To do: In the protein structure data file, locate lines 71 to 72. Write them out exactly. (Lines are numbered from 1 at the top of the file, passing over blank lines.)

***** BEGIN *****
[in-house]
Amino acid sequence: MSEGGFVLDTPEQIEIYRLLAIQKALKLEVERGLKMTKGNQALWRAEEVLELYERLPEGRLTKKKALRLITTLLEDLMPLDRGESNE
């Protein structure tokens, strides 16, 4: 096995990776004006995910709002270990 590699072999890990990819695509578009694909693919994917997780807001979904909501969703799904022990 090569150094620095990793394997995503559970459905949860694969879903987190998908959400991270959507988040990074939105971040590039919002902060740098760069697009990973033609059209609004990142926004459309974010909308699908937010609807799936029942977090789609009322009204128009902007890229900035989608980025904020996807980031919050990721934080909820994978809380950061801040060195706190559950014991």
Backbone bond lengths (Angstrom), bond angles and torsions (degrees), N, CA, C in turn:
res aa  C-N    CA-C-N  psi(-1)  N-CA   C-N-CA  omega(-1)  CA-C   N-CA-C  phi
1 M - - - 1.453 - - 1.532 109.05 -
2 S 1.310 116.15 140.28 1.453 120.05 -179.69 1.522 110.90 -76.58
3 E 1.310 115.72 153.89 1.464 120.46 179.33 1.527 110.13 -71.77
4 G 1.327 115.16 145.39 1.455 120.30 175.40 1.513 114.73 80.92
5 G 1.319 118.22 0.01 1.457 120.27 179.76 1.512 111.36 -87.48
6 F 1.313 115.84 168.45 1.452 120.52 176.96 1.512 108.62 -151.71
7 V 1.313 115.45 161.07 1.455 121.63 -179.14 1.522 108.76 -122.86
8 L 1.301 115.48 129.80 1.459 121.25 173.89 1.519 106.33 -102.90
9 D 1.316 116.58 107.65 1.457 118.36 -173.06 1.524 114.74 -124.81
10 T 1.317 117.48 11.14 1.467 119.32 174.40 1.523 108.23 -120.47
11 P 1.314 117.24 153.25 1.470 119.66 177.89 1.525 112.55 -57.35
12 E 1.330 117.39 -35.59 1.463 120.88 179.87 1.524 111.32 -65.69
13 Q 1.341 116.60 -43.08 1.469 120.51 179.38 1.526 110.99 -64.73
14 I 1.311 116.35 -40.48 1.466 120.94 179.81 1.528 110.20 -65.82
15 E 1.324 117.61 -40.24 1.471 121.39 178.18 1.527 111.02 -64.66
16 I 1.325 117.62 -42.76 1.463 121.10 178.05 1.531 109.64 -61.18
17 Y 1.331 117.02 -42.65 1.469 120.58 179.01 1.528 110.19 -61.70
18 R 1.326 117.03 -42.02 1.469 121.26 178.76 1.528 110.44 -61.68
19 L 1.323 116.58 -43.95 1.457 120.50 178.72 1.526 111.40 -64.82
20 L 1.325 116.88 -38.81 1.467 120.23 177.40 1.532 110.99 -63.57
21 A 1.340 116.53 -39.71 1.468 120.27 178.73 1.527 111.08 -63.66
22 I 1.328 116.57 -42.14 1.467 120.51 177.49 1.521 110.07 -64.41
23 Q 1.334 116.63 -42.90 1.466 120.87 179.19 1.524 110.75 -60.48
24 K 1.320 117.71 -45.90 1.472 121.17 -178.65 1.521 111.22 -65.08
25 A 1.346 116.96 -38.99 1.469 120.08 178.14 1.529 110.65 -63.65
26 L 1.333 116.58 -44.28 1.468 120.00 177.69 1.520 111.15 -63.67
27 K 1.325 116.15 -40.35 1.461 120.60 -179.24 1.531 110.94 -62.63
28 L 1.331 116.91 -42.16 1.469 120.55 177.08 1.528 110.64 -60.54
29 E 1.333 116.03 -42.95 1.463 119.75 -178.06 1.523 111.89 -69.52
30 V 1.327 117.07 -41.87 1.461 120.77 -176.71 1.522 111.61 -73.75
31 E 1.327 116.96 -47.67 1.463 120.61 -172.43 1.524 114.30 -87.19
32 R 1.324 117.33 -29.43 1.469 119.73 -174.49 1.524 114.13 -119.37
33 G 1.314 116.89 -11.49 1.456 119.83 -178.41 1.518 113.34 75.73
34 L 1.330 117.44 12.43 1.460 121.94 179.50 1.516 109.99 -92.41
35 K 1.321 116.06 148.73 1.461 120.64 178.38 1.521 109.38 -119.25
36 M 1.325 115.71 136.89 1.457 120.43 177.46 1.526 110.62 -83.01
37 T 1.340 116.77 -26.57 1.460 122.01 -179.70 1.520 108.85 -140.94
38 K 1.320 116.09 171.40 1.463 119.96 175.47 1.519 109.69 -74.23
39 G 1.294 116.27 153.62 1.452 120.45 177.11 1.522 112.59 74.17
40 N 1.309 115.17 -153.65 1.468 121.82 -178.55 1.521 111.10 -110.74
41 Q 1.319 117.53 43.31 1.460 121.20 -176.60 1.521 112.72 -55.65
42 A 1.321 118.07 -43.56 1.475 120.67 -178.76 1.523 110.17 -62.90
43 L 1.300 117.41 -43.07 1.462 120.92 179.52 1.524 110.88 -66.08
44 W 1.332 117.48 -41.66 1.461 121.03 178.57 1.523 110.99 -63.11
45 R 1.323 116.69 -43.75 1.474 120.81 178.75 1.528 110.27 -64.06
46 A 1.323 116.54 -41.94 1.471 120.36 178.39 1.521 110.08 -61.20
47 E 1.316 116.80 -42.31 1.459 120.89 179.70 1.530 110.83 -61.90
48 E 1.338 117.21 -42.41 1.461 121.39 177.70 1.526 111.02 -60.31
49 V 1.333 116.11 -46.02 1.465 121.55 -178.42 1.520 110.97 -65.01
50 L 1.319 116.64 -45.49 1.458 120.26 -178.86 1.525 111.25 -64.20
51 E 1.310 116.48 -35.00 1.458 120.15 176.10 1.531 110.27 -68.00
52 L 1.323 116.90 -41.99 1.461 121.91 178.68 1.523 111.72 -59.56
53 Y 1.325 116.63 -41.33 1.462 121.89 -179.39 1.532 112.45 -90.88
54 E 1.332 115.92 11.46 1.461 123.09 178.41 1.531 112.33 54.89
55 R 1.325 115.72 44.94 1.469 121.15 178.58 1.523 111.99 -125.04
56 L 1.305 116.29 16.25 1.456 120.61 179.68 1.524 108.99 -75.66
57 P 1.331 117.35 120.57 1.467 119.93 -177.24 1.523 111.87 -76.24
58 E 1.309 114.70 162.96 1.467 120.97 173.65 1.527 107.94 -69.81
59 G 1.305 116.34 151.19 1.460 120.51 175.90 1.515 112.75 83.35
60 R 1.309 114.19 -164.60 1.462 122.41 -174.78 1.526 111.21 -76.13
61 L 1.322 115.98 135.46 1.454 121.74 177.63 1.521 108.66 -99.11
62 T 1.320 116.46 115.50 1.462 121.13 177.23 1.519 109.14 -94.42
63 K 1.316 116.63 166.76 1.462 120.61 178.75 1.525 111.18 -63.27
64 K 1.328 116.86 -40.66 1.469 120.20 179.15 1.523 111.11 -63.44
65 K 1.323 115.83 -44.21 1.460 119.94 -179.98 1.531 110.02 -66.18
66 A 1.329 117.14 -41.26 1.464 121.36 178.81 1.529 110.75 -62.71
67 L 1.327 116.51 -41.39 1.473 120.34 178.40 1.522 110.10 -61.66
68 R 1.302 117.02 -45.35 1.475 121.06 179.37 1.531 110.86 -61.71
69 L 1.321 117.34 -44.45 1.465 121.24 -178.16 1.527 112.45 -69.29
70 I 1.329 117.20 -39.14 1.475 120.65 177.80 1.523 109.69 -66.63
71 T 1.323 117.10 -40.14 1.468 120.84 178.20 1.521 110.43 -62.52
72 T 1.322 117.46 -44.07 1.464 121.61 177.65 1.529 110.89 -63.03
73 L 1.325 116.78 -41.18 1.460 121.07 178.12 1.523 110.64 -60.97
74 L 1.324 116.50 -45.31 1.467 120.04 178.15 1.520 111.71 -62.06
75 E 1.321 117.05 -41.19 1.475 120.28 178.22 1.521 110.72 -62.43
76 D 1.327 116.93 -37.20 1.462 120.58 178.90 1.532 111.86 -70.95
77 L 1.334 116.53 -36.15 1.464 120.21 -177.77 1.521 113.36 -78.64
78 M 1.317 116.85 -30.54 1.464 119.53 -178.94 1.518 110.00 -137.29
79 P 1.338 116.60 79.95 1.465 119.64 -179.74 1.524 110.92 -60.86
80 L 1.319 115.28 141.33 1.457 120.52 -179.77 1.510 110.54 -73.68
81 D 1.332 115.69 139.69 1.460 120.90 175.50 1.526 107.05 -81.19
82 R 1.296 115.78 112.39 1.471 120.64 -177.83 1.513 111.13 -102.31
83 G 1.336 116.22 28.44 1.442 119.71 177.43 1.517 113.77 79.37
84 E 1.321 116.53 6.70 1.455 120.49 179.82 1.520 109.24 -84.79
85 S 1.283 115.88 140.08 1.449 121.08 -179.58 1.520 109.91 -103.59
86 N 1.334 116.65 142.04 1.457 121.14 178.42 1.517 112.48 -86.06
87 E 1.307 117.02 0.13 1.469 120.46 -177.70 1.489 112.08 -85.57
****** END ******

66 A 1.329 117.14 -41.26 1.464 121.36 178.81 1.529 110.75 -62.71
67 L 1.327 116.51 -41.39 1.473 120.34 178.40 1.522 110.10 -61.66